Sussex Triathlon

Well, this was hot, hilly and bloody hard work if you ask me. Around 5miles into the run I started questioning my friendship with triathlon and briefly decided I no longer wanted to be a triathlete. Needless to say I changed my mind on the finish line.

Overall, 1st in Age Group, and either 6th, 7th, or 8th female. I am unsure because I was told 6th on the day, and results say 8th – but this is contradicted by one of the females before me apparently being male :p When it comes down to it it’s a battle between myself and the clock right now.

Looking at my times – the clock won! But I am reassuring myself with the fact that this genuinly was a bit of a killer course.

Open water swm: 0:28:13.95,
T1: 0:01:52.85,
40k bike: 1:30:47.35
t2: 0:00:54.05
10k run: 0:54:06.50
overall: 2:55:54.7

so overall 2.55.

Happy with the swim – not my strongest discipline anyway – but this figure is bang on my POOL time from a year or so ago. I expected OW to be much slower (In fact, I distincly recall clocking something like 12mins for a 400m OW swim last season..) Especially as I also had to paddle a bit due to getting punched in the side of the head. This experience in general was reassuring for future as among the scrum I also had my legs twisted and pulled and this didn’t result in any panic which bodes well.

*****Lesson one : Choose a better place. I actually found I’d underestimated myself and I kept getting stuck behind people and unable to overtake. I did discover the wonder of drafting – but I think I’d be better off fnding myself a good clear space and swmming my own pace, or learning to work out who to draft off, as having found a pair of toes to follow I then repeatedly got frustrated at the pace they were moving.

Bike was hilly! It was 2 laps – the first 12k being very much uphill, second 8k very much downhill with a nasty climb on the end of each lap.
******Lesson 2: In hot conditions – when using gels – carb/electorlyte juice is not be needed as well. In sprints I just have a bit of juice to keep my peddling. For this I had decided to stick to normal plan and add gels. As a result, I had no plain un-tampered with water and all the gels and carb juice started making me feel a bit ill. All I wanted was something to rehydrate me!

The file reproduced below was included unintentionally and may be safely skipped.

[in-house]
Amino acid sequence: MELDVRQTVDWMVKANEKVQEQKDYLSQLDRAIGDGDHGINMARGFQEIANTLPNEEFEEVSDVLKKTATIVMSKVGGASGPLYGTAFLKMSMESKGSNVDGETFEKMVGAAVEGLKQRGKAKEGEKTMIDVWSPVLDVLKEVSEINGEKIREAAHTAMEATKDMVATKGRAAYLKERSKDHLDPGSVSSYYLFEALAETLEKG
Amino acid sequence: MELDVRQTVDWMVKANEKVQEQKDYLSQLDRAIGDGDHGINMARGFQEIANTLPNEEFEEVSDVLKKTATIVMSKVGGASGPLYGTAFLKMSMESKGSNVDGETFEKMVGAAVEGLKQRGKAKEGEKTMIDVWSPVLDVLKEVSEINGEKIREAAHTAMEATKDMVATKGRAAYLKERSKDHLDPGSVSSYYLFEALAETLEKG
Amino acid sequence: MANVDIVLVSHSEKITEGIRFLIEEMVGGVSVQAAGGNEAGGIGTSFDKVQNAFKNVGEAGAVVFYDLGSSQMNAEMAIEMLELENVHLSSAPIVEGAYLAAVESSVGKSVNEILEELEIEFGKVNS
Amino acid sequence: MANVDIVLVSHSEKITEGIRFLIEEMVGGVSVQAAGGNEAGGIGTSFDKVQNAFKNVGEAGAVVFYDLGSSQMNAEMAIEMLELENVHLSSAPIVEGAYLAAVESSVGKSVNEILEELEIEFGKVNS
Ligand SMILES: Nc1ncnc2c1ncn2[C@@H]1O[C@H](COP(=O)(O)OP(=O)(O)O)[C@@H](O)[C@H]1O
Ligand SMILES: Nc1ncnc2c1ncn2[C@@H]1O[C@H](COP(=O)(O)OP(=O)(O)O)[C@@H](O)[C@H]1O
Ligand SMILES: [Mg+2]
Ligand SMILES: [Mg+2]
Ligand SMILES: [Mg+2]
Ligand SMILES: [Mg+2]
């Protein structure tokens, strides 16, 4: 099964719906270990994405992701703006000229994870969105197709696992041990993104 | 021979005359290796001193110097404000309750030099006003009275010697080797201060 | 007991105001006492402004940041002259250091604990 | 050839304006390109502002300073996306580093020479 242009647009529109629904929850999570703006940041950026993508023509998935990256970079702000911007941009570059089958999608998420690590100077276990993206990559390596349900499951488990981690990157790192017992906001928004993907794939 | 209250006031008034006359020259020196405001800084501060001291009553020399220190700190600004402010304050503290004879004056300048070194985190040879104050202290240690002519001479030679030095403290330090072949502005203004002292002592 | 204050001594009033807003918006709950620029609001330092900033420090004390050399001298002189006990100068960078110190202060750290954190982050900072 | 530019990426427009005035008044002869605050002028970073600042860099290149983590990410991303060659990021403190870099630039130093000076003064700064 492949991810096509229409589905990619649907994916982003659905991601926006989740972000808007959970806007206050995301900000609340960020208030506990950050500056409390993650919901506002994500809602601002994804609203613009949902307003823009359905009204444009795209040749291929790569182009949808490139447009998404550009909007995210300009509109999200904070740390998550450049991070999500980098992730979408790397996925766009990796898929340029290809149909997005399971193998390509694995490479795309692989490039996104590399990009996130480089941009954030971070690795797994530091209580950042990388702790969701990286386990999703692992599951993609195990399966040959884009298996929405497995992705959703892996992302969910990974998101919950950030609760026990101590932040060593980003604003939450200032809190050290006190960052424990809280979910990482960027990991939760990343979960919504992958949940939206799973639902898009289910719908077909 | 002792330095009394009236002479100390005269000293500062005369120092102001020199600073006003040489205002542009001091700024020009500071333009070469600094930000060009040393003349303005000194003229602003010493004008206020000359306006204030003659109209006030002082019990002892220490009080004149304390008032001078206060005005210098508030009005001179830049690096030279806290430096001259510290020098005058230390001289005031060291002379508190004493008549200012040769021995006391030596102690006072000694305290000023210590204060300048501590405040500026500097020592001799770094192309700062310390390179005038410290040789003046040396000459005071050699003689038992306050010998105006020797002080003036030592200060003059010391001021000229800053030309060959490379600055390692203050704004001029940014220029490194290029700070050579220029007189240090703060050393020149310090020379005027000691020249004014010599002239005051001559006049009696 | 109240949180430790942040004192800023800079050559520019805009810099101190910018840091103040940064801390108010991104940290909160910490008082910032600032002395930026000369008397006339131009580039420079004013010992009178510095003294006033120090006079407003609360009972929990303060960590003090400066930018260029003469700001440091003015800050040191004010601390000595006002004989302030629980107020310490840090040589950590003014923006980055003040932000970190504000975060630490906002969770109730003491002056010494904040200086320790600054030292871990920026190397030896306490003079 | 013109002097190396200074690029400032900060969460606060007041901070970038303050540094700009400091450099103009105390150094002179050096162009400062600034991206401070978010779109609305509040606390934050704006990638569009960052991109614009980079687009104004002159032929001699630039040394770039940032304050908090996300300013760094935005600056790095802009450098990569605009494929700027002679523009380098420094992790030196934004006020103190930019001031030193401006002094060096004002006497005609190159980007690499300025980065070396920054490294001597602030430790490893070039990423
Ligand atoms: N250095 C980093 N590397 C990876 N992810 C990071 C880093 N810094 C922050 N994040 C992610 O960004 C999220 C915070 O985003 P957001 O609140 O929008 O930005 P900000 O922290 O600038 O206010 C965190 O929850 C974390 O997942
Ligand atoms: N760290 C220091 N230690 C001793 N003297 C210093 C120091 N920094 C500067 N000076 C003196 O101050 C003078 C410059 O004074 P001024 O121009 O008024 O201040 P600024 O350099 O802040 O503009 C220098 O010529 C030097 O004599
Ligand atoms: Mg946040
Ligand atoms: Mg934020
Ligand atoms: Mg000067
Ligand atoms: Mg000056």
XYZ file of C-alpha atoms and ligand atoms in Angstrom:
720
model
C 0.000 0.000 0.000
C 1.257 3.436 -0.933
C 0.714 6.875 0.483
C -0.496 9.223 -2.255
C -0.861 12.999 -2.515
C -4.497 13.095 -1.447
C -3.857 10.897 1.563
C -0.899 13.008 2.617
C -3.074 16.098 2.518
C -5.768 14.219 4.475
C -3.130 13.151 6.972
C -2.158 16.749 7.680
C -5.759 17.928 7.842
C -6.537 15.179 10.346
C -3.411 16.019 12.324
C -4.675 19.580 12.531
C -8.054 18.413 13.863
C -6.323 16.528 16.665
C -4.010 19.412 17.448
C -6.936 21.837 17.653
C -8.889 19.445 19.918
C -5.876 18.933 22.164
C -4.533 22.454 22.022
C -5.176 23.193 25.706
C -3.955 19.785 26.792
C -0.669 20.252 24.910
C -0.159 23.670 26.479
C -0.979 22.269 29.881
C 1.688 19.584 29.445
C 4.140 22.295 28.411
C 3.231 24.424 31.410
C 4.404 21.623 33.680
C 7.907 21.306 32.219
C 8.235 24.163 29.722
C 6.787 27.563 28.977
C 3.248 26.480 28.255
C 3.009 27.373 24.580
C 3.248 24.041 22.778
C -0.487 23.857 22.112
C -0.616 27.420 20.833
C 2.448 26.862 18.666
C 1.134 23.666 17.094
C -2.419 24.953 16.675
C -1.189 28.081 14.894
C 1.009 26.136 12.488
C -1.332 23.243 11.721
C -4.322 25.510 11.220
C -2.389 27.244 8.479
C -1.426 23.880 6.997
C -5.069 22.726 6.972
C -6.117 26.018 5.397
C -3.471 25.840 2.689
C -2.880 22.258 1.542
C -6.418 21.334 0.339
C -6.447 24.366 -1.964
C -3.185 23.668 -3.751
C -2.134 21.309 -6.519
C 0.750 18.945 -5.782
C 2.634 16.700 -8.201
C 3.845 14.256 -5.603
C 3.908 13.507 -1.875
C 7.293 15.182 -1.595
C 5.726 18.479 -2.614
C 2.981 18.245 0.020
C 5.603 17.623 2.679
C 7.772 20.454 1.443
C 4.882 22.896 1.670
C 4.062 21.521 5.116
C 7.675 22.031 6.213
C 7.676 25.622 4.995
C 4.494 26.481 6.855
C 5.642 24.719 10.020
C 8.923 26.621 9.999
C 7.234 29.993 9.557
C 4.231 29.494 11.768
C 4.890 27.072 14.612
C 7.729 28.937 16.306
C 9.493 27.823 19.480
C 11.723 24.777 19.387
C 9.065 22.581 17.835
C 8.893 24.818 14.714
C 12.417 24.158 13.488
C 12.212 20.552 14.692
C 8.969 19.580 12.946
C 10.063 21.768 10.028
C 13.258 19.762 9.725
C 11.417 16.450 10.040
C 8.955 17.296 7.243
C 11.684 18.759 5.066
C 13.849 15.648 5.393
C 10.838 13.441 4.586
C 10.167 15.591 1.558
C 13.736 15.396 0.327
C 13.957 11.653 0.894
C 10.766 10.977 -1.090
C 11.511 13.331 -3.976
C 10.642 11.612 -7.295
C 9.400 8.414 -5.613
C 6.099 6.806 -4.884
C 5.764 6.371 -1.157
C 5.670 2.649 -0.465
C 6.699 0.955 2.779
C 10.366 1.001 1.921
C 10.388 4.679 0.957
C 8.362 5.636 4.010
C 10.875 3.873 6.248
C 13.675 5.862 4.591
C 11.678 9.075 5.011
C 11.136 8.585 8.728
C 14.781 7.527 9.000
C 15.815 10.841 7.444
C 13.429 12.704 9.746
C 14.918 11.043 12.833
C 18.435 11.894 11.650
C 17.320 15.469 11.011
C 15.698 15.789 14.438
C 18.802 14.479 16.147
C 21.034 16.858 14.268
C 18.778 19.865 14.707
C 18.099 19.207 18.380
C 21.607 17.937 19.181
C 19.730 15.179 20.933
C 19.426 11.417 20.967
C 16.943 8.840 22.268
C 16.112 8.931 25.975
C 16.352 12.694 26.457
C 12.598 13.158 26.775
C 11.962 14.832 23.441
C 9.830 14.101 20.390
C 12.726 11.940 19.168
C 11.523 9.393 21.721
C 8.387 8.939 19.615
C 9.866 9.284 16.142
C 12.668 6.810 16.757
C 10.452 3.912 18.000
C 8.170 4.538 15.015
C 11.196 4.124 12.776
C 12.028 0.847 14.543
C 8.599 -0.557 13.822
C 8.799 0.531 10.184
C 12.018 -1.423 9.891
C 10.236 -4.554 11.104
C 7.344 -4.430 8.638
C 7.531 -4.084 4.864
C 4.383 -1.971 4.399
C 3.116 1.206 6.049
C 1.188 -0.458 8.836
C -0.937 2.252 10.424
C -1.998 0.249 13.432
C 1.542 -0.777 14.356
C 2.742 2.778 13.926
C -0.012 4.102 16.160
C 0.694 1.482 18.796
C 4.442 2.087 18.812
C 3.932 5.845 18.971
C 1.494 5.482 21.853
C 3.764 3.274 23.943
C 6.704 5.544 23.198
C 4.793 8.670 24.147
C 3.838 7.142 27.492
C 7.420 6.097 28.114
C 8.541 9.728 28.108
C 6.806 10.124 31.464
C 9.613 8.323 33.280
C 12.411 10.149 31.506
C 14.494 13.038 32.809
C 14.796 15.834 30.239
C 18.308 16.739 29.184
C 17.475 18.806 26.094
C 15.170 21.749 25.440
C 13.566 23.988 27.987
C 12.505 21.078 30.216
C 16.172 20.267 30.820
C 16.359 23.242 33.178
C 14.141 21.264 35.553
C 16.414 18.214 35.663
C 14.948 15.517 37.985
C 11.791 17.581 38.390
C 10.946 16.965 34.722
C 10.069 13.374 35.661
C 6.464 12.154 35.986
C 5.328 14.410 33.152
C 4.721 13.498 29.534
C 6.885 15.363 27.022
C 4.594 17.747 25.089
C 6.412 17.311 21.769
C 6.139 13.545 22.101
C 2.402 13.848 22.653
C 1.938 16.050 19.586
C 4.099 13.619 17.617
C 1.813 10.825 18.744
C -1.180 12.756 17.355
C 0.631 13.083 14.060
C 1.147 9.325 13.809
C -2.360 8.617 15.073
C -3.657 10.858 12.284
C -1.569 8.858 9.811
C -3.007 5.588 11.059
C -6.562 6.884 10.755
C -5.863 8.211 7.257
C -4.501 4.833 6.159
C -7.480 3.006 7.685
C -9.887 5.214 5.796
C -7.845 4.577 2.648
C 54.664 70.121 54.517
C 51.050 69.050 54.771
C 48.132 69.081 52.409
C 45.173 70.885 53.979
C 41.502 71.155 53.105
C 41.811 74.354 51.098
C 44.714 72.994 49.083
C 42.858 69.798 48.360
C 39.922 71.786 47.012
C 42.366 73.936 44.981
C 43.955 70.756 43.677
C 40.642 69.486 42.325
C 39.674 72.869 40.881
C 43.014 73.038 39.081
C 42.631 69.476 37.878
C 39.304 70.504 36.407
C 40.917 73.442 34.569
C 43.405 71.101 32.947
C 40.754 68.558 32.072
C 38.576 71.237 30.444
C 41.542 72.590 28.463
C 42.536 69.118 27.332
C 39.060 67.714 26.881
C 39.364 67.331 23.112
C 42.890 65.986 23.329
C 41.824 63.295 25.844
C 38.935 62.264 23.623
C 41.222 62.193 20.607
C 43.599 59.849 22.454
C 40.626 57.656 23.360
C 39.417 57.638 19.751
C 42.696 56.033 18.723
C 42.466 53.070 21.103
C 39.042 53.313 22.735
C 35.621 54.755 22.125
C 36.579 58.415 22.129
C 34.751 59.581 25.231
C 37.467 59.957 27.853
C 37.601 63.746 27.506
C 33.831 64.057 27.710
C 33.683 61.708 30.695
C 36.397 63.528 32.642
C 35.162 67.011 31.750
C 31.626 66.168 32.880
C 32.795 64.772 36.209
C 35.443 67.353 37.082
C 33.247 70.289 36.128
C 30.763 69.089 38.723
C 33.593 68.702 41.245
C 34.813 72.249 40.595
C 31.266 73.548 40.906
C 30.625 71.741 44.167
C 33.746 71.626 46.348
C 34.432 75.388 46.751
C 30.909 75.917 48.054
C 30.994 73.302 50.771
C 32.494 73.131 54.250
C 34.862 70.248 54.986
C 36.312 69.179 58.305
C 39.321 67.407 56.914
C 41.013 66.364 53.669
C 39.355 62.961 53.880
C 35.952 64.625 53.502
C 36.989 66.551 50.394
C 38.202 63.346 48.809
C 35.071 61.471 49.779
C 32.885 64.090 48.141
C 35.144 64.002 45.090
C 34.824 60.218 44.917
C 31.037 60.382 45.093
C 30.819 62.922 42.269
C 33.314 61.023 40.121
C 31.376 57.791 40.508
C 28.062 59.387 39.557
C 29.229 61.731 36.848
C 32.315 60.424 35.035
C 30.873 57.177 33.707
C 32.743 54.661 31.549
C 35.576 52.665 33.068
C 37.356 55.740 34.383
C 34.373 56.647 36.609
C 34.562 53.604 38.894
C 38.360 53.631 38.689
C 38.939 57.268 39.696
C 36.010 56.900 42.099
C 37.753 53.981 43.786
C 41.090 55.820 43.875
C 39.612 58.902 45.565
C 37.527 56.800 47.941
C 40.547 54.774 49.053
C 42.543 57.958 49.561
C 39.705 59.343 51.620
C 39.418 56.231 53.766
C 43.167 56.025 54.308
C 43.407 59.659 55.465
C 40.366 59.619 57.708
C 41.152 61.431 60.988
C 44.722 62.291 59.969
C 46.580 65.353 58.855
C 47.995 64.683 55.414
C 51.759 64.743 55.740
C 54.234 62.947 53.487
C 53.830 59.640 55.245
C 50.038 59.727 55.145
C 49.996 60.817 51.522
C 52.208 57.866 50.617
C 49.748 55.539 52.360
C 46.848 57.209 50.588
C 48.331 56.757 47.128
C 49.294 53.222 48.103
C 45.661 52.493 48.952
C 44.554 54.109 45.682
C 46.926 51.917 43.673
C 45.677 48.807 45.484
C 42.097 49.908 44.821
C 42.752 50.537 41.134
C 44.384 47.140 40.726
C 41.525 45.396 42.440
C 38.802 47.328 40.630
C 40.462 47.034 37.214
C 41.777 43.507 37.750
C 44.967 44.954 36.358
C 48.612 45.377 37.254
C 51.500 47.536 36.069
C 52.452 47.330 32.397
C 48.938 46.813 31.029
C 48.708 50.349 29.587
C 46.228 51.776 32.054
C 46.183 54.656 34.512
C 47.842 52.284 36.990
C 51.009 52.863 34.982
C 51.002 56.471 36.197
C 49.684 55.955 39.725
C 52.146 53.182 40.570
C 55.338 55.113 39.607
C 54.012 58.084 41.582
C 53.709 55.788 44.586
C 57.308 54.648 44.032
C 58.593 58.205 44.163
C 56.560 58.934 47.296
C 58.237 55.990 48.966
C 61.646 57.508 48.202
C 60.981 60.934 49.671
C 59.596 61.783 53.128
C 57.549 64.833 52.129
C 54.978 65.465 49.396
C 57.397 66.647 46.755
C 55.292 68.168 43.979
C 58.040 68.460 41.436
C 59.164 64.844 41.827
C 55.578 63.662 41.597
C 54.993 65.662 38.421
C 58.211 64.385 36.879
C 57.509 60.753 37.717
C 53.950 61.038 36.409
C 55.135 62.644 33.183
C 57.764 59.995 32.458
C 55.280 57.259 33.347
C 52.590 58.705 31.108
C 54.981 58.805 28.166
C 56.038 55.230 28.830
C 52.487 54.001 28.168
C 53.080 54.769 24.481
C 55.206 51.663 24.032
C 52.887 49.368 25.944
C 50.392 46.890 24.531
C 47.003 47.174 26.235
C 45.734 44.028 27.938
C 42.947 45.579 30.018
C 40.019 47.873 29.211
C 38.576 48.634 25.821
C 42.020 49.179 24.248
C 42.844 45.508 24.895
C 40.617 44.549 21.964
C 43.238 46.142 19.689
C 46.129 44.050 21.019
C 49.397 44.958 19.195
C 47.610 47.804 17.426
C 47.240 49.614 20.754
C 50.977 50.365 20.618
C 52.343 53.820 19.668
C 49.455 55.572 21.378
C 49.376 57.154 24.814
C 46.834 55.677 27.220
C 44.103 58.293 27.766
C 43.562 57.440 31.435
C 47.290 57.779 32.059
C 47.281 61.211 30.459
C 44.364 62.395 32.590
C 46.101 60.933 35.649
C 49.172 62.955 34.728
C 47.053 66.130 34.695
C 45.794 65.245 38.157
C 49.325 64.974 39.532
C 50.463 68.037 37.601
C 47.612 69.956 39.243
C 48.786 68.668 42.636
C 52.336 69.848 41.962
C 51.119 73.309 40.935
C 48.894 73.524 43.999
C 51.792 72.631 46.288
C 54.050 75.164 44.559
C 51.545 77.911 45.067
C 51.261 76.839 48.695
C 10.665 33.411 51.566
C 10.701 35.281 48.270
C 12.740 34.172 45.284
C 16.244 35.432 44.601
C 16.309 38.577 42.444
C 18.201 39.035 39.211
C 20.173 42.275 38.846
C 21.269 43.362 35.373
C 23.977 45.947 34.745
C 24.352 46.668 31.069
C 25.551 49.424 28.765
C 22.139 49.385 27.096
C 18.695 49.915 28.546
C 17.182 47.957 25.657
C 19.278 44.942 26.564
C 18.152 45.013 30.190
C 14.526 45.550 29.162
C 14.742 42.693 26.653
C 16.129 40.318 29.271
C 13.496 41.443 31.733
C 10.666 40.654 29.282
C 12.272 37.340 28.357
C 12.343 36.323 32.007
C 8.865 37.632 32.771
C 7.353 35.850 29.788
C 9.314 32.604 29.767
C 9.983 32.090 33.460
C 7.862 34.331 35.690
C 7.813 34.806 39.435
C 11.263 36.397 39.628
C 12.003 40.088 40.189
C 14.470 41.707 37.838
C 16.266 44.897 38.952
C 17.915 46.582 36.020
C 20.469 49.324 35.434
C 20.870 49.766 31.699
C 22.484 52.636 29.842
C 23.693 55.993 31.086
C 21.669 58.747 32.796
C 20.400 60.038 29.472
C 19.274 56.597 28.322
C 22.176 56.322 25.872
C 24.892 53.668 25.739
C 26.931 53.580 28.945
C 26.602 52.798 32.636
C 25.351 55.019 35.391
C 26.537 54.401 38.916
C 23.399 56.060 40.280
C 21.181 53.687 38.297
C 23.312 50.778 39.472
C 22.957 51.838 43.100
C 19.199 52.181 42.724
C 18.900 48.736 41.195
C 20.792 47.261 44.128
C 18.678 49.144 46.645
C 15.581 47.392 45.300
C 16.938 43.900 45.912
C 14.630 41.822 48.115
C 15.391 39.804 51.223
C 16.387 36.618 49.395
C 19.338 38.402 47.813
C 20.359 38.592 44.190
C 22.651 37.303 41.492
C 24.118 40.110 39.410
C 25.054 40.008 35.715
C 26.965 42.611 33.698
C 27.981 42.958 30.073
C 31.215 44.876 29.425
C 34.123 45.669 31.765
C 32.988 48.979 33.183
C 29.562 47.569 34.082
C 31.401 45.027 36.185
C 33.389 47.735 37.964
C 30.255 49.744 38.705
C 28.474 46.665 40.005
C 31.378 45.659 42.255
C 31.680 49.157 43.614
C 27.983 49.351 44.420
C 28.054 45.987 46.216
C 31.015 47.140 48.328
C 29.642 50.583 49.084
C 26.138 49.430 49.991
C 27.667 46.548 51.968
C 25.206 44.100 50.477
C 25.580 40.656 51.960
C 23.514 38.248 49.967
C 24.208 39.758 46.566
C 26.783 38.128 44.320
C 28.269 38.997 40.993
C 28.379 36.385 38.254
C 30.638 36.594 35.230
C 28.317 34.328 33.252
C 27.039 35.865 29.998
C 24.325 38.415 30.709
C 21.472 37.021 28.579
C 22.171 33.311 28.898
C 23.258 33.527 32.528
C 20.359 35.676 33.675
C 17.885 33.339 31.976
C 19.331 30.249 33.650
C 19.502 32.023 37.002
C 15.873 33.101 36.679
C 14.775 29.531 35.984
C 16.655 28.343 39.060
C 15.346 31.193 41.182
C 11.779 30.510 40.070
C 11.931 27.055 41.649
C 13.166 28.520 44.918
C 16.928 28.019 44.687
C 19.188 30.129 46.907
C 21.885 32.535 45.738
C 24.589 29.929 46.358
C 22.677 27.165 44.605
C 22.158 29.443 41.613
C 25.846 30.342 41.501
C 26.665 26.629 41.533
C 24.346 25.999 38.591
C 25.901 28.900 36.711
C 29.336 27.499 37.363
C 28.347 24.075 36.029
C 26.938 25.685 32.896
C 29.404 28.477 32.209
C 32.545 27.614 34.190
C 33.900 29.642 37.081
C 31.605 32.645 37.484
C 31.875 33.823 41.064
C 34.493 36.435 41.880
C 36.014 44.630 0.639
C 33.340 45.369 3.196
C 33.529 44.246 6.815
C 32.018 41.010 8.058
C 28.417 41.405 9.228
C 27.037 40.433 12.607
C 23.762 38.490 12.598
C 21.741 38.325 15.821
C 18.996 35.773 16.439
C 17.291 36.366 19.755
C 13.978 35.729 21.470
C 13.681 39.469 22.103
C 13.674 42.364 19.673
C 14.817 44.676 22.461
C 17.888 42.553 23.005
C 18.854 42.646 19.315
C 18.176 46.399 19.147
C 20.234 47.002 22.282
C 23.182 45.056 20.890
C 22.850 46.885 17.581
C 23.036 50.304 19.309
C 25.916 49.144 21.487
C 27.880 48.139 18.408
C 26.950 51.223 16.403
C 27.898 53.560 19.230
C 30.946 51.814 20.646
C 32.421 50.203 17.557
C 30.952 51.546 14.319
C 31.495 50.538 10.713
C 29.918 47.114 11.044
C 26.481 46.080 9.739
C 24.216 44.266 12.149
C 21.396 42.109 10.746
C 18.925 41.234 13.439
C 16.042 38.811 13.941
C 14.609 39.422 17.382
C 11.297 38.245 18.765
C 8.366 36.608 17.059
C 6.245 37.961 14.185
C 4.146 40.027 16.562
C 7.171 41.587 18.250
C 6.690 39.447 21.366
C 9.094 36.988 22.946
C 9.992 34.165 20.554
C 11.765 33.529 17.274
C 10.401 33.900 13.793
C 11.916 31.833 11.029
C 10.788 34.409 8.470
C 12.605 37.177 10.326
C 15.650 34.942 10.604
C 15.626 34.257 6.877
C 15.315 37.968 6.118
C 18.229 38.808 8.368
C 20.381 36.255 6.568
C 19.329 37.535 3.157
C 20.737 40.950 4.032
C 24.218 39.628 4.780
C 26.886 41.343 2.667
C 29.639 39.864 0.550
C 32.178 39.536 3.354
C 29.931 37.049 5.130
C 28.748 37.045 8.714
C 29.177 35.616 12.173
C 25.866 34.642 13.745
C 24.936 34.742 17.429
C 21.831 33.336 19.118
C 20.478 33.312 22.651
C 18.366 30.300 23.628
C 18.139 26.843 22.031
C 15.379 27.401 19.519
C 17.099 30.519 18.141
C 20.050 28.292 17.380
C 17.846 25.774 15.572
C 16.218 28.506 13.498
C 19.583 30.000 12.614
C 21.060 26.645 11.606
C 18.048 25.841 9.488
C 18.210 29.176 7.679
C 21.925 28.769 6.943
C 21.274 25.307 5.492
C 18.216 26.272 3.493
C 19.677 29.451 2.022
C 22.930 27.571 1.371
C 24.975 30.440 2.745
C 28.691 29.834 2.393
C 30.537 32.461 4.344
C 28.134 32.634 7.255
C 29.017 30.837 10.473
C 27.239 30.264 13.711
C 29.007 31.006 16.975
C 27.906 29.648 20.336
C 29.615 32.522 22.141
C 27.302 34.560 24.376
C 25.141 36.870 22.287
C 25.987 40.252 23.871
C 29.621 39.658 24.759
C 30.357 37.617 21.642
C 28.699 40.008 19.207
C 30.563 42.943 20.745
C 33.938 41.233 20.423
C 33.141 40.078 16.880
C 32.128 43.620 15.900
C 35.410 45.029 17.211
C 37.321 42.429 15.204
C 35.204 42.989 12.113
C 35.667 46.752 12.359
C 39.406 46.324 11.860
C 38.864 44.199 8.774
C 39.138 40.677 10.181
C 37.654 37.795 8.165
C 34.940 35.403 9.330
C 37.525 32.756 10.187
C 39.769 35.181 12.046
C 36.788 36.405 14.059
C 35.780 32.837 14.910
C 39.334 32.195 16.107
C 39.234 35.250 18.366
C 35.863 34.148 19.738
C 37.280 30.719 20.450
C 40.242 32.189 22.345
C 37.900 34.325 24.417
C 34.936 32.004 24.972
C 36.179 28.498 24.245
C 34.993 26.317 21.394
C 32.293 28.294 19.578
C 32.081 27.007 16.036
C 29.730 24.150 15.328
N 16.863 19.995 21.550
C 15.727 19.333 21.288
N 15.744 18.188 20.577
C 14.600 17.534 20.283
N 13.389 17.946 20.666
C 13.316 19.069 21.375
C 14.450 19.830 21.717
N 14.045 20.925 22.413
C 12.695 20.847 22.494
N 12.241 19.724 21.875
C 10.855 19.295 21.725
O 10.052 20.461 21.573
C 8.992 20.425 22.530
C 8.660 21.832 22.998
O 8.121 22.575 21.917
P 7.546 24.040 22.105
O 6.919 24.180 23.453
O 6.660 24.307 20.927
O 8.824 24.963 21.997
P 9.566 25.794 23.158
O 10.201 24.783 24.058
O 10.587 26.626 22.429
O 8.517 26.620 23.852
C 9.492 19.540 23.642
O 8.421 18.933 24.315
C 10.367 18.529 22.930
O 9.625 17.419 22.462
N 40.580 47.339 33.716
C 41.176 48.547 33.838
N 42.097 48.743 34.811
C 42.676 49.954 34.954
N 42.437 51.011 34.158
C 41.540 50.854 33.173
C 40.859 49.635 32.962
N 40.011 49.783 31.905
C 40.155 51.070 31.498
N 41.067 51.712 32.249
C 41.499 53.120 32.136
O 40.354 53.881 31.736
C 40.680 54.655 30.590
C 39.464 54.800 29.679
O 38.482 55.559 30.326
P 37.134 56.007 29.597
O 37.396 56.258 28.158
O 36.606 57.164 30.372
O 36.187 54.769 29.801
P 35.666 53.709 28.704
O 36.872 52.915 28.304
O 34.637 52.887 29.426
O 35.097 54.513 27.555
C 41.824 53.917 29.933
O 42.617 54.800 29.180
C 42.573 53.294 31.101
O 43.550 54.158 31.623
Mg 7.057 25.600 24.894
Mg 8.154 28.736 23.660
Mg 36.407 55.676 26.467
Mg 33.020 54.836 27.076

The run was soul destroyingly hilly – It just kept going up with the odd flat bit for the first 2 miles of each lap, followed by a little down, then more flat before it started all over again.
There was one killer hill, and Harry (who’d already done the sprint) advised me to walk it. I didnt plan to – but soon as I reached it I decided power walking was the better option. I probably should have run it and I’m still kicking myself a bit for not just toughening up a bit but live and learn.

In the last 0.5mle I heard one woman just behind me, so I sped up to create some distance. I overshot it too early though, because she still had power for the last 200m – at which point she blasted past me.
*****Lesson 3: save the sprint for the end.

This race was all about learning. It was the first Olympic I’ve done and the lessons above are now pointers for future improvement.

Coming soon: (Maybe this weekend – shorthand time now..)
A rare, and planned non-race report blog :
“Pool anger and getting knocked off my bike in Brighton” (bike and I are fine).

Published by michellearthurs

I'm an NCTJ Journalist and work at Cycling Weekly. Previous to this, I was the Editor at Total Women's Cycling. I've also dabbled in marketing and copywriting - having been Marketing Coordinator and Social Media/Content Editor at Evans Cycles. My first job was working on a local newspaper.  I've written for a variety of titles on a freelance basis, too. I got into cycling when I entered my first triathlon in 2010. I now race crits, road races, time trials, and do a lot of track training for not very much track racing.

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